THEY often say you could cut the tension with a knife, but on Sunday you would have needed a chainsaw.
As Pete Hawkins, a member of the committee which has been trying to save Chester Jets since Mike Burton's retirement in April, announced that the Jets would NOT play in the British Basketball League championship next season, there was a stunned silence in the bar at Chester's Northgate Arena where more than 100 fans had gathered to hear the club's fate.
But in the split-second before the jaws hit the floor and the tears started, Hawkins delivered his killer blow.
'The CHESHIRE Jets will be competing in the BBL championship for 2007-08,' he said, revealing for the first time in public that the Jets would be reclaiming the 'Cheshire' title they used between 1988 and 1993.
As an exercise in tension-building, it was almost perfect.
The relief and joy as the room erupted was overwhelming as Hawkins revealed that Chester businessman Andrew Donaldson, of BiG Storage, had saved the club with a 12-month sponsorship deal.
'We want to compete now,' said new director of basketball Paul Smith, who experienced the highs of the 2002 JetWash season as assistant coach to Robbie Peers. 'The state of the club at the moment means we can compete.
'We are looking at bringing in a coach with experience, particularly of the BBL, as it is our first season, but we do not plan on languishing in the league, we want to be challenging nearer the top end.'
Committee member Alan Laird said the aim of the Jets now was to bring more fans in and make the game environment more entertaining for them.
'If we are to survive we need to do more for our fans,' he said. 'The community schemes are crucial but so is looking after the fans we have.
'We are improving the supporters' club and will be having monthly socials for members with the players.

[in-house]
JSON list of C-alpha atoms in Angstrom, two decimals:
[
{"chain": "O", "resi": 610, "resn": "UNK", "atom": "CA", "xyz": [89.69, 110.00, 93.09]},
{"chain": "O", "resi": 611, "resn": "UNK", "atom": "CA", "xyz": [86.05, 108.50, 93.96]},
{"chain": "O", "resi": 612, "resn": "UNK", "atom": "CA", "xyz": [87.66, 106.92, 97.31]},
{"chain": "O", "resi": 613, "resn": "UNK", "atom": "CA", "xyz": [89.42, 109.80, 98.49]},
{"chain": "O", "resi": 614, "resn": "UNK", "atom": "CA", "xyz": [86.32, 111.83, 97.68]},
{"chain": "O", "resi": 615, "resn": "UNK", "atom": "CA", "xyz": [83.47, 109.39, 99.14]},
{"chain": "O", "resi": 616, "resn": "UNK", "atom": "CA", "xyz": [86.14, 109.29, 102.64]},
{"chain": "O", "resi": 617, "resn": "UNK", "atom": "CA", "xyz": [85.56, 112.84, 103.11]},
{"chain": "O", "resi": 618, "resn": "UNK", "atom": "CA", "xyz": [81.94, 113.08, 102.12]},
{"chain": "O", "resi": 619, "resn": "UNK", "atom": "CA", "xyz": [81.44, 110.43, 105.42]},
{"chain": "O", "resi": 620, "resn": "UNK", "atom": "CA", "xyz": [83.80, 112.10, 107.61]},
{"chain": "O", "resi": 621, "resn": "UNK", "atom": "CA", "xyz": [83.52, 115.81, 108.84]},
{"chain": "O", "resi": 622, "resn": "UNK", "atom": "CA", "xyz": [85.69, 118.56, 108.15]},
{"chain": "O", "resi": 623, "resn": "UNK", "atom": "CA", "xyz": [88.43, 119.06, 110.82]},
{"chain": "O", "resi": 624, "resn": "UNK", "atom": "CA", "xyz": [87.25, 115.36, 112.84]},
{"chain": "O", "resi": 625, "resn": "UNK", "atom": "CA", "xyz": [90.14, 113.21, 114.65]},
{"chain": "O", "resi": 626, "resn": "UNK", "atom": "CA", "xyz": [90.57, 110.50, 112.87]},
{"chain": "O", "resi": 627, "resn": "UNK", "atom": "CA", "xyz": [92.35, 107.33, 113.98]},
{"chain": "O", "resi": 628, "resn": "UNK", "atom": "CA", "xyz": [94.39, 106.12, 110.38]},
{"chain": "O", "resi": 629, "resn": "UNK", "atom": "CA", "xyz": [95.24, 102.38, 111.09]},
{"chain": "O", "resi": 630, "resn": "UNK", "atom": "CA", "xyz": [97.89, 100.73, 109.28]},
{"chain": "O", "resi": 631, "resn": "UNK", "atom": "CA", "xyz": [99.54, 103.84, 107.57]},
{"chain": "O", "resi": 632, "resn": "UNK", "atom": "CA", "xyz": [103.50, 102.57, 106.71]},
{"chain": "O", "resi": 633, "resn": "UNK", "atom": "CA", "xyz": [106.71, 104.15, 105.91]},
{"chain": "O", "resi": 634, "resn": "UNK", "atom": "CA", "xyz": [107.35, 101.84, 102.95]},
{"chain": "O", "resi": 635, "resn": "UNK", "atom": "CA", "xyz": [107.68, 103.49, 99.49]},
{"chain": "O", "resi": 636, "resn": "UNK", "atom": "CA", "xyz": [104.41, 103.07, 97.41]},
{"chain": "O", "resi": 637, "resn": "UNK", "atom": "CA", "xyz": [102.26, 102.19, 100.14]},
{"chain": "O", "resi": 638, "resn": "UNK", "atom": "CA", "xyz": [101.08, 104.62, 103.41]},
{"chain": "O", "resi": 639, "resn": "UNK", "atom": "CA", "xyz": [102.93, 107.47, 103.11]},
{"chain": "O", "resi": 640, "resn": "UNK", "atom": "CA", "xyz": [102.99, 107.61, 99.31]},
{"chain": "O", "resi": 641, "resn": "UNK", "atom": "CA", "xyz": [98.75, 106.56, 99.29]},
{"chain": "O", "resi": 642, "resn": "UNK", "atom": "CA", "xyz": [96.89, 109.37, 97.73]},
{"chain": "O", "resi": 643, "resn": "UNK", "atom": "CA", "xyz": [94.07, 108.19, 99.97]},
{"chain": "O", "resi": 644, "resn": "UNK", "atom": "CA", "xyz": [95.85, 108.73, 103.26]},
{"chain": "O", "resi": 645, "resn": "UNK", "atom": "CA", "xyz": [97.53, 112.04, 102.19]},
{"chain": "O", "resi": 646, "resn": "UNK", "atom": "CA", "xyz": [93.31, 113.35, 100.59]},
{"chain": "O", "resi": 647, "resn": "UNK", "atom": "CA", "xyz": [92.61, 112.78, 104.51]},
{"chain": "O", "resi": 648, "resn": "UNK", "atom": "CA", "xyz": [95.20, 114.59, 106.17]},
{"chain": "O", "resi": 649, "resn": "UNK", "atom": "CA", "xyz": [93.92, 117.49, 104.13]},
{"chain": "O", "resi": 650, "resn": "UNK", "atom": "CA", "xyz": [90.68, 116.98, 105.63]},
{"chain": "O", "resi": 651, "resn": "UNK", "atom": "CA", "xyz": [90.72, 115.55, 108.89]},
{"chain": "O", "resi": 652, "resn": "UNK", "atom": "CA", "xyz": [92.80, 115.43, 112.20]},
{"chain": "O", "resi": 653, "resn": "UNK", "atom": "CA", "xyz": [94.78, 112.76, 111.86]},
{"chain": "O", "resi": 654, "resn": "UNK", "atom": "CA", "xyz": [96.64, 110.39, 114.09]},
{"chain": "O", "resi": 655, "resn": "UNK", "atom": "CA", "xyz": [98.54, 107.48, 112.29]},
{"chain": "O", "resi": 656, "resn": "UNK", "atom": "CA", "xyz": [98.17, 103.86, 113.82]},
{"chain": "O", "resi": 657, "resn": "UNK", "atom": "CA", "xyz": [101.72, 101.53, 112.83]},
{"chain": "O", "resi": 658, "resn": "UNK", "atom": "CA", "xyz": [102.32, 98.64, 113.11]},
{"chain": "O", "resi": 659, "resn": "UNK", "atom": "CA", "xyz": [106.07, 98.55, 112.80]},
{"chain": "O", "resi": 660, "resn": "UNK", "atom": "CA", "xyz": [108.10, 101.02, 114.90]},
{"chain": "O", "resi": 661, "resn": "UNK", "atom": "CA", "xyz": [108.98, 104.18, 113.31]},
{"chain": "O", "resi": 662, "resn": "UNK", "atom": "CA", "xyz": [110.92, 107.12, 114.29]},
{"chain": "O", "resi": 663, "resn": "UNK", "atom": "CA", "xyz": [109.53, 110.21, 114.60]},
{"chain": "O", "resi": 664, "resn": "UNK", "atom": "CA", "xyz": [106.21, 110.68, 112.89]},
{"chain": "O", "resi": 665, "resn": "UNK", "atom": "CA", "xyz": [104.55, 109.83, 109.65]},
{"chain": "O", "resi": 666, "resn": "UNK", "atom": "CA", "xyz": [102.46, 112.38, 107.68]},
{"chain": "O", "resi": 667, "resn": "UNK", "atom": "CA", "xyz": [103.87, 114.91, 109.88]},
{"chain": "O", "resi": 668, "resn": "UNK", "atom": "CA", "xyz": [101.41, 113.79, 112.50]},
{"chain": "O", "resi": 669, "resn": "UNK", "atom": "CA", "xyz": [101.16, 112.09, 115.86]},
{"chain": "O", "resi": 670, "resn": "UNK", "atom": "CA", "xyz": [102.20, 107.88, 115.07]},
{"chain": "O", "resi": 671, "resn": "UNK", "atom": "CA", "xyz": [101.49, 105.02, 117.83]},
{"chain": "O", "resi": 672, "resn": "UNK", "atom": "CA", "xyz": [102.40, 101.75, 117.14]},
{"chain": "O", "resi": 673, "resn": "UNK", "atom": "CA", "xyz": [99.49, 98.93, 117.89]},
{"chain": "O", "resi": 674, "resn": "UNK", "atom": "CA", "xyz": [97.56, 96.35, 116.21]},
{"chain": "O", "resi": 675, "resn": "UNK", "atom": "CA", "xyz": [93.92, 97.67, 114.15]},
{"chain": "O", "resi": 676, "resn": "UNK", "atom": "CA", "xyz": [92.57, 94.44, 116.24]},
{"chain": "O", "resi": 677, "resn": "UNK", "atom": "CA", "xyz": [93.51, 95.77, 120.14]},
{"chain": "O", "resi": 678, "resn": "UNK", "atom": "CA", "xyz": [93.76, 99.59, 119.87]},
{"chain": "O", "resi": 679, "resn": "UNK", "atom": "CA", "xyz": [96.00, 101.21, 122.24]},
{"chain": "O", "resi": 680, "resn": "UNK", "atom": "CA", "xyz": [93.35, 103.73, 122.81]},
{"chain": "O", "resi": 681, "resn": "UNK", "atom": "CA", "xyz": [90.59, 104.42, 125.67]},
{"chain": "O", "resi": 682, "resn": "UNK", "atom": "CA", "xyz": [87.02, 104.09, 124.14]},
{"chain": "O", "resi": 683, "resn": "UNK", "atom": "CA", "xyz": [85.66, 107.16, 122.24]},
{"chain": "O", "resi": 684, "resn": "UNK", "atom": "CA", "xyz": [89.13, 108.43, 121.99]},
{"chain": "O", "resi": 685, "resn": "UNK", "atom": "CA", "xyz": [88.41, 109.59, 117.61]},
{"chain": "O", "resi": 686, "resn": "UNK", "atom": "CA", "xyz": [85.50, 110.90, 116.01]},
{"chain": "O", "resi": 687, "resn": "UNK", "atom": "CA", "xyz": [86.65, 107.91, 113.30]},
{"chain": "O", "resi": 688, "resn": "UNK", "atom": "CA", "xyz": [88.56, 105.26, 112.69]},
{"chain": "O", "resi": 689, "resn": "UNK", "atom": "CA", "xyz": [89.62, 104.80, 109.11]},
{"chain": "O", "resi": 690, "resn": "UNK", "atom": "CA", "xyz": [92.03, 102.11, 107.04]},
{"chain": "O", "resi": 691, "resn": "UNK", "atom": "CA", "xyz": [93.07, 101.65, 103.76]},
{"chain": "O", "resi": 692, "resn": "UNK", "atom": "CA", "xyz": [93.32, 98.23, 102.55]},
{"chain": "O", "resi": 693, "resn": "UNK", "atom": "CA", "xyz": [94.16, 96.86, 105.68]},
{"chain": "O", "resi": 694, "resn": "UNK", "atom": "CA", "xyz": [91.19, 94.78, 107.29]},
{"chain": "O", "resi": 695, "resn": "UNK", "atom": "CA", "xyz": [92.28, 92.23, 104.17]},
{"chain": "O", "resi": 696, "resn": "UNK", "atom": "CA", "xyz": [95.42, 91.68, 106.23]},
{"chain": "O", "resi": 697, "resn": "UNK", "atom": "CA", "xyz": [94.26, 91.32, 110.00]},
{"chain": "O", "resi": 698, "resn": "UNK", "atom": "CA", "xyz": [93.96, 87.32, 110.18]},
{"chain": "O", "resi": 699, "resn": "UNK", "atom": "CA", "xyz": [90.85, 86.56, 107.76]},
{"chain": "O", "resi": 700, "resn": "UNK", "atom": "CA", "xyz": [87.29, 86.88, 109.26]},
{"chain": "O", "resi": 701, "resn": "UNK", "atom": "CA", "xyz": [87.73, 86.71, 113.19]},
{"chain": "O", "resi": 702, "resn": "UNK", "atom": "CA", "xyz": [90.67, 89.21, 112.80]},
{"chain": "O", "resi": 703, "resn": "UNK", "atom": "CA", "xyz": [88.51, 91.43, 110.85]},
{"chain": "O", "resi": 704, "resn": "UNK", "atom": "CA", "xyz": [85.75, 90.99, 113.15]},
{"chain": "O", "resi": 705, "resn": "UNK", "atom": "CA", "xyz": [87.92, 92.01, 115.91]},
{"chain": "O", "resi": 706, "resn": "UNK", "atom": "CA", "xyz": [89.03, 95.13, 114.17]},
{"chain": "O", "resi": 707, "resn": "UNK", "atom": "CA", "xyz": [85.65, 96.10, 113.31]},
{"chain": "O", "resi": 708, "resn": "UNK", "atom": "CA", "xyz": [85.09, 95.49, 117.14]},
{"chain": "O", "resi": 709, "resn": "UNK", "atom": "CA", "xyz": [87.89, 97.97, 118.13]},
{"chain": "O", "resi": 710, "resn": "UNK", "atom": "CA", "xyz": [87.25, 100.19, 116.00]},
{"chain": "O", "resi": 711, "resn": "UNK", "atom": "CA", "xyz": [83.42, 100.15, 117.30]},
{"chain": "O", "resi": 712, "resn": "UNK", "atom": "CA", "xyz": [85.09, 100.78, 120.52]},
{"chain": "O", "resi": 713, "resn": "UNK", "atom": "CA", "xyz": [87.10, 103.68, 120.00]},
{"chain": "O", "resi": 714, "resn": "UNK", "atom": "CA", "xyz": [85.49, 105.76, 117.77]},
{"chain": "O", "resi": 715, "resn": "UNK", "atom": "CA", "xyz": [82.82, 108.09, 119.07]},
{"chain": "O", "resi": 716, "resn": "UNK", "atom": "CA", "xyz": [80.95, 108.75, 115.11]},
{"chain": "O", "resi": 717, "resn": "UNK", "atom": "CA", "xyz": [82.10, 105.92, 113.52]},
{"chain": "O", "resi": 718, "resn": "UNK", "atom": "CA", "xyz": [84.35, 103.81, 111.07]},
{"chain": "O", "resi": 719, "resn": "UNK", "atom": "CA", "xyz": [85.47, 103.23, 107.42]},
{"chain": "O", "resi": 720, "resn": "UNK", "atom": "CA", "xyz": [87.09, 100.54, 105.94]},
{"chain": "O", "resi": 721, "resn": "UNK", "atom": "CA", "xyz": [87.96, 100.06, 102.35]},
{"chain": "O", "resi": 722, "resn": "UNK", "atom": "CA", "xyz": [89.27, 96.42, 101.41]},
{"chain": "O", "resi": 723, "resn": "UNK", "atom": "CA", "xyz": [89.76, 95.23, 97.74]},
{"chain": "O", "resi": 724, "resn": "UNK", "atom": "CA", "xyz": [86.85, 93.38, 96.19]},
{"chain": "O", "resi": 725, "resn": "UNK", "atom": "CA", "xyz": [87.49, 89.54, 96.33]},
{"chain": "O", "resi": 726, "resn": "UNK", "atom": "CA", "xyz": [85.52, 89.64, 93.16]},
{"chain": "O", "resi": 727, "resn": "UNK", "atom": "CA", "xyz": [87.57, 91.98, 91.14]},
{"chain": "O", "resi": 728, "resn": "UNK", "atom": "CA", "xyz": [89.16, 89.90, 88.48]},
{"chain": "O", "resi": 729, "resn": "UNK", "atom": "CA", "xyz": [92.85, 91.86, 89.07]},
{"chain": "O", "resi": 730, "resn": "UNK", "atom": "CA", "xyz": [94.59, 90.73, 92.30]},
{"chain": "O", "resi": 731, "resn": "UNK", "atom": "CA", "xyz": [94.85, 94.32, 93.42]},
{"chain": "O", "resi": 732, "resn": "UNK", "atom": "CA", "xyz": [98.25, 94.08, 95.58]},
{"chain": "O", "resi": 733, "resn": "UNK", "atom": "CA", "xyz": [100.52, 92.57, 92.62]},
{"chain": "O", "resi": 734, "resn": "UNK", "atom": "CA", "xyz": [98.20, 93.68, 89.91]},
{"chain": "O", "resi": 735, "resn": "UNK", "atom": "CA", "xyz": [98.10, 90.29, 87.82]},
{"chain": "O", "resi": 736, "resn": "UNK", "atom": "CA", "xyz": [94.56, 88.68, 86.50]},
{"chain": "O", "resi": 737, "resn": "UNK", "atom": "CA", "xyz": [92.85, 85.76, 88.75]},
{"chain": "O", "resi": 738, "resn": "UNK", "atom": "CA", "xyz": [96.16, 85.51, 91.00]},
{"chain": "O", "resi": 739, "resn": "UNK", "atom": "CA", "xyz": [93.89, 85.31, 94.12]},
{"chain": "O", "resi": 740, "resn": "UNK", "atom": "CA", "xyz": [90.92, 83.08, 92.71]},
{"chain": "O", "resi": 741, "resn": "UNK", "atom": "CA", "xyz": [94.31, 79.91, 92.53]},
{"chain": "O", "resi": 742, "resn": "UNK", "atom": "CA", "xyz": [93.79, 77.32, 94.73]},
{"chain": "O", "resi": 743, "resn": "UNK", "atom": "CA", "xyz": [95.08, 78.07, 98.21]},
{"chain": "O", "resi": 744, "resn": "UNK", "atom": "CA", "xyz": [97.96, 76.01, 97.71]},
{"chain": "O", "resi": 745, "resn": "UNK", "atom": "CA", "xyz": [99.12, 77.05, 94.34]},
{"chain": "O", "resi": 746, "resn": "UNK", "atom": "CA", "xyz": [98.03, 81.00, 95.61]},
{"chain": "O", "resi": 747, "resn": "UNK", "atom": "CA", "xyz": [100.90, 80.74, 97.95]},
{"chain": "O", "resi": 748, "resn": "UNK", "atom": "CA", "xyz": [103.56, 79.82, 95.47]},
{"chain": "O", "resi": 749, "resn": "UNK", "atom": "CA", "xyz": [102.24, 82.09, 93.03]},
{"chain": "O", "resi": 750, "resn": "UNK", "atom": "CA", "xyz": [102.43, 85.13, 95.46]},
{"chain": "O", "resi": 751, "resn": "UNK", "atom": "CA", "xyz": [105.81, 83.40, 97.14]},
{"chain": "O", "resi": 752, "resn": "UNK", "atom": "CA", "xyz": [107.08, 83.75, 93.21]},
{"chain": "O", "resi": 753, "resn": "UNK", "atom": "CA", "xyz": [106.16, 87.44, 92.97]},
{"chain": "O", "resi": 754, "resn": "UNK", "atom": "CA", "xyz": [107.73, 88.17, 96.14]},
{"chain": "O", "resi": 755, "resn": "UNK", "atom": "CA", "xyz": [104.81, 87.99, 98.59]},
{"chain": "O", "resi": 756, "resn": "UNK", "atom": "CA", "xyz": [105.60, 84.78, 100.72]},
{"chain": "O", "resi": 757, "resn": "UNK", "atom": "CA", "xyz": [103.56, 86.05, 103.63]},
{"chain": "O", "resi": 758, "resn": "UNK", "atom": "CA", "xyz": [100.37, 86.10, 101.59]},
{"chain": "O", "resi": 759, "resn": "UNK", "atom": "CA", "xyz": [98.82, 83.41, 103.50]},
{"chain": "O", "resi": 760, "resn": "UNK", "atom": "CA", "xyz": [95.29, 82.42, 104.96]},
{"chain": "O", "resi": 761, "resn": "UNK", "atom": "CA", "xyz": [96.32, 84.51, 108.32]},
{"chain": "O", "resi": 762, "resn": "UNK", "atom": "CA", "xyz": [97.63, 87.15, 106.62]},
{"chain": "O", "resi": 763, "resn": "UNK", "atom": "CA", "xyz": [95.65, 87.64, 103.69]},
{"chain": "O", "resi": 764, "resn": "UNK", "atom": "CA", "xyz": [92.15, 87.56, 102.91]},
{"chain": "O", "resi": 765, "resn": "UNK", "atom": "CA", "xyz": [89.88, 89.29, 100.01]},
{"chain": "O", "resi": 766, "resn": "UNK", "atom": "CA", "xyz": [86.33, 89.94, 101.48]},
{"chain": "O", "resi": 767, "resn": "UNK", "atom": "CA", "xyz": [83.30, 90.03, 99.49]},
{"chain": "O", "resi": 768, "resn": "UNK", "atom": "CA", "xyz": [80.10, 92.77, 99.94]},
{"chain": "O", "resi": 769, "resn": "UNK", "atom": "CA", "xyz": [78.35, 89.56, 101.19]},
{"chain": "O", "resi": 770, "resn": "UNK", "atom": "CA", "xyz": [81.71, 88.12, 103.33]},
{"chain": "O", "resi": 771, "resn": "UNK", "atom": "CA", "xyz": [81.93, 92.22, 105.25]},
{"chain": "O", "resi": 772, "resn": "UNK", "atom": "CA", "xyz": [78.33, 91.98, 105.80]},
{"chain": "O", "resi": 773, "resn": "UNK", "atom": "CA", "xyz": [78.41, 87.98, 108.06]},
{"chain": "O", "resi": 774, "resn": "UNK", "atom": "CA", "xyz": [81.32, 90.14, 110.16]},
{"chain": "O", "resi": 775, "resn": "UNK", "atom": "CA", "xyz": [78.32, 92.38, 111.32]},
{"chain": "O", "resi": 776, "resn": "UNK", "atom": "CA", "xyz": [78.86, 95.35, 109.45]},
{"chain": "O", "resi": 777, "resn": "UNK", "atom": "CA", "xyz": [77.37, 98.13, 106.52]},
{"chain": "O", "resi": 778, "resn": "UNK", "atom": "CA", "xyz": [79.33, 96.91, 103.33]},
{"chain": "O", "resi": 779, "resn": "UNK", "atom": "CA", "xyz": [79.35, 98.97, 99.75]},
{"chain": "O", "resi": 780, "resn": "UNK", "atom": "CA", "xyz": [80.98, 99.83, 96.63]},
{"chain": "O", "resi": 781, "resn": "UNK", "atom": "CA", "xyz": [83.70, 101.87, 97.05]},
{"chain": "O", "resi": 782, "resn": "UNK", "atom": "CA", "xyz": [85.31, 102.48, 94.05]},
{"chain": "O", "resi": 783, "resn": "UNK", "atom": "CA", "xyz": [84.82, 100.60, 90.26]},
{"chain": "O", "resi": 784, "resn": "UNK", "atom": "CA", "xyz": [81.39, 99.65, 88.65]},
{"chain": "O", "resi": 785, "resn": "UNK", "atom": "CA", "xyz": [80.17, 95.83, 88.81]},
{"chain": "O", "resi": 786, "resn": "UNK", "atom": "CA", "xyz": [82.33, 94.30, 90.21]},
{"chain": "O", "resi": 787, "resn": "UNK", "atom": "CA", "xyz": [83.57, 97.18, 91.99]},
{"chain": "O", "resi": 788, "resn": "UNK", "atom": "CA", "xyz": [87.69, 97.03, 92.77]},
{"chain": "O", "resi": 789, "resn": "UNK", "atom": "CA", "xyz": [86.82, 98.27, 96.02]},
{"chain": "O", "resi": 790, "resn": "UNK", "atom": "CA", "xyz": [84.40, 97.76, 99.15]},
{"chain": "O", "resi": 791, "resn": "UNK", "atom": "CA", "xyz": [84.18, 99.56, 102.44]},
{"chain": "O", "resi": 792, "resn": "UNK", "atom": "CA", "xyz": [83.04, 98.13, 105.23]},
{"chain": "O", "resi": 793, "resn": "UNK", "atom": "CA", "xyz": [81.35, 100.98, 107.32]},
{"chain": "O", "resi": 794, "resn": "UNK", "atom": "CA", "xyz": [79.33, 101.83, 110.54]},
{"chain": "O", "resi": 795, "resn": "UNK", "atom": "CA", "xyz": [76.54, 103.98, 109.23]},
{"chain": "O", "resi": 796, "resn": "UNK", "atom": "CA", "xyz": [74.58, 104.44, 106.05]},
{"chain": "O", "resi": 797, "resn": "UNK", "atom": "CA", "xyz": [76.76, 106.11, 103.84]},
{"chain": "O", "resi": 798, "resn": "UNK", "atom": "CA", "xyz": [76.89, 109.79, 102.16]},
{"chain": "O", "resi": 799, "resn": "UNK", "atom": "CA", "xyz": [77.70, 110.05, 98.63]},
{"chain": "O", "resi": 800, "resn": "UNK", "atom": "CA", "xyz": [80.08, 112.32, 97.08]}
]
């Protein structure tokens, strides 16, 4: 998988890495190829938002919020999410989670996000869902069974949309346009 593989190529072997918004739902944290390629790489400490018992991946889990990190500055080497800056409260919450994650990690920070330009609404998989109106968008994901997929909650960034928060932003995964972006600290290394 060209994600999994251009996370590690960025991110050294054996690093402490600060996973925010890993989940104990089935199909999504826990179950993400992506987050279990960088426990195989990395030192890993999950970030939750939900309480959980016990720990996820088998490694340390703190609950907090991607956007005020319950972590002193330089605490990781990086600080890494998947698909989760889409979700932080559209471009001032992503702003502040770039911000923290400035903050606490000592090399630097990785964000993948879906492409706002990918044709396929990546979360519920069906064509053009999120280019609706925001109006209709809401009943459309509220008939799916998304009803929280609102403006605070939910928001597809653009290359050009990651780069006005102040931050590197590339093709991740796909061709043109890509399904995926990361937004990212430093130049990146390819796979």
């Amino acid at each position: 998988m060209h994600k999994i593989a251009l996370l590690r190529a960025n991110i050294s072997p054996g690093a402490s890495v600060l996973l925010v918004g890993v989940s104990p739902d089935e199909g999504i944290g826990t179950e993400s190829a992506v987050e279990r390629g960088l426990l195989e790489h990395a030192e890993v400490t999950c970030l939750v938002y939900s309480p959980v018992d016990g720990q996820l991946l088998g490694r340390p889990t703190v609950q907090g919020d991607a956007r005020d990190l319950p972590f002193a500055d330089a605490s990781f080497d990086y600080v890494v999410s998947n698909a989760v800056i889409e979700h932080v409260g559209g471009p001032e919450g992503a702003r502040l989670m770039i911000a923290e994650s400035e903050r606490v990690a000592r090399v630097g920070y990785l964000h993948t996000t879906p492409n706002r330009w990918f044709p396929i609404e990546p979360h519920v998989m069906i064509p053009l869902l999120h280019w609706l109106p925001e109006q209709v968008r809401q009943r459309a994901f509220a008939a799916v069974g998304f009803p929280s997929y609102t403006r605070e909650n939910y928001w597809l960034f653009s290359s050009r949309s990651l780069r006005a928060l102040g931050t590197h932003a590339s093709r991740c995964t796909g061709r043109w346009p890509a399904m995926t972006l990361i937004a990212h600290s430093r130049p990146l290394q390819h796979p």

'We are also looking at ways to add some razzmatazz to the half-an-hour most fans spend on the bleachers before games to entertain them and make the whole evening an event rather than letting them sit and wait for the game itself.'
Long-serving Jets stalwart Burton quit at the end of last season, leaving club officials wondering how they would fill the massive void he left.
As head coach and director, Burton ran the show and his exit led to genuine fears that the club would fold without his considerable expertise.
Laird revealed: 'Mike Burton did a phenomenal job with this club and what we have found is that the amount of work he was doing really needed splitting up between about 15 people.
'Now we have done that we can focus on the whole atmo-sphere of the club and introduce a bit of sparkle for fans to make it a real family day out.'
After 12 weeks of negotiations, appeals, meetings and stress, the re-branded Cheshire Jets look like they have sealed their future - but the next 12 months will be crucial.
If the club's off-court plans work and the Chester public return to see good performances on-court, they may be on the path to success once more.
The Jets are reborn - and they plan to start soaring.